Polybrominated Diphenyl Ethers (PBDEs) and Polybrominated Biphenyls (PBBs) Factsheet

Polybrominated diphenyl ethers (PBDEs) and polybrominated biphenyls (PBBs) belong to a class of chemicals that are added to certain manufactured products in order to reduce the chances that the products will catch on fire. Finished products that may contain PBDEs are furniture foam padding; wire insulation; rugs, draperies, and upholstery; and plastic cabinets for televisions, personal computers, and small appliances. PBBs were used in the past, and one in particular, BB-153, has not been produced in the U.S. since the 1970’s.

These chemicals can get into the air, water, and soil during their manufacture; they can leak from products that contain them or escape when the products that contain them break down. They do not dissolve easily in water; they stick to particles and settle to the bottom of rivers or lakes. Some PBDEs can build up in certain fish and mammals when they eat contaminated food or water.

How People Are Exposed to PBDEs and PBBs

People can be exposed to PBDEs and PBBs by eating contaminated foods, especially those with a high fat content, such as fatty fish. Another source of exposure results from breathing contaminated air or swallowing contaminated dust. Working in industries that make these chemicals or that make, repair, or recycle products containing these chemicals flame retardants can result in exposure.

How PBDEs and PBBs Affect People’s Health

Human health effects from PBDEs and PBBs at low environmental exposures are unknown. In animal studies, these chemicals have shown some effects on the thyroid and liver, as well as on brain development. More research is needed to assess the human health effects of exposure to PBDEs and PBBs.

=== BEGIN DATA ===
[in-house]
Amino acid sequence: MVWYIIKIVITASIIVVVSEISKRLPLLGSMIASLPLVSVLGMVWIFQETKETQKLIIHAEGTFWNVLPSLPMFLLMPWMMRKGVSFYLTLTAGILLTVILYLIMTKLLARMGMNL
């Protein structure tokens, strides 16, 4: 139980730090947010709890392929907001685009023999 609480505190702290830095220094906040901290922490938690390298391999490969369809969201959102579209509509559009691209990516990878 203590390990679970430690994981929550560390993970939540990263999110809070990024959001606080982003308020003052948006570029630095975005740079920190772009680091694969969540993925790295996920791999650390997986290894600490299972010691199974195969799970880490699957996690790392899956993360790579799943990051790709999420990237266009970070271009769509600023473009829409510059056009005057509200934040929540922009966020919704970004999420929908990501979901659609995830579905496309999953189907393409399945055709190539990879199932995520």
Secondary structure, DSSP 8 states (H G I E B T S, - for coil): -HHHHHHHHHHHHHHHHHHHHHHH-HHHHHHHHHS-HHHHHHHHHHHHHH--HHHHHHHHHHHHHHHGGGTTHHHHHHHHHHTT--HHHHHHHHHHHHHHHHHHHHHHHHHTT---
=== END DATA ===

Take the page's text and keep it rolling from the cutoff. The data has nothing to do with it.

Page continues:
Levels of PDBEs and PBBs in the U.S. Population

In the Fourth National Report on Human Exposure to Environmental Chemicals (Fourth Report), CDC scientists measured ten different PBDEs in the blood serum (the clear portion of blood) of at least 1,985 participants aged 12 years and older who took part in the National Health and Nutrition Examination Survey (NHANES) during 2003–2004. In addition, BB-153, which is one of the PBBs, was measured in 2,032 participants aged 12 years and older. By measuring PBDEs and PBBs in blood serum scientists can estimate the amounts of these chemicals that have entered people’s bodies.

  • In the Fourth Report, scientists found that one PBDE, BDE-47, demonstrated the highest levels of the ten different PBDEs measured in the Fourth Report. These levels for the U.S. population are roughly 3 to10 times higher than levels seen in participants of various studies from European countries.
  • The following PBDEs were detected in greater than 60 percent of participants: BDE-28, BDE-99, BDE-100, and BDE-153. Also, BB-153 was detected in greater than 60 percent of participants.

Finding measurable amounts of PBDEs and/or PBBs in serum does not imply that the levels of these chemicals cause an adverse health effect. Biomonitoring studies of serum PBDEs and PBBs can provide physicians and public health officials with reference values so that they can determine whether people have been exposed to higher levels of PBDEs and/or PBBs than are found in the general population. Biomonitoring data can also help scientists plan and conduct research on exposure and health effects.

Additional Resources

Agency for Toxic Substances and Disease Registry

Environmental Protection Agency

Page last reviewed: April 7, 2017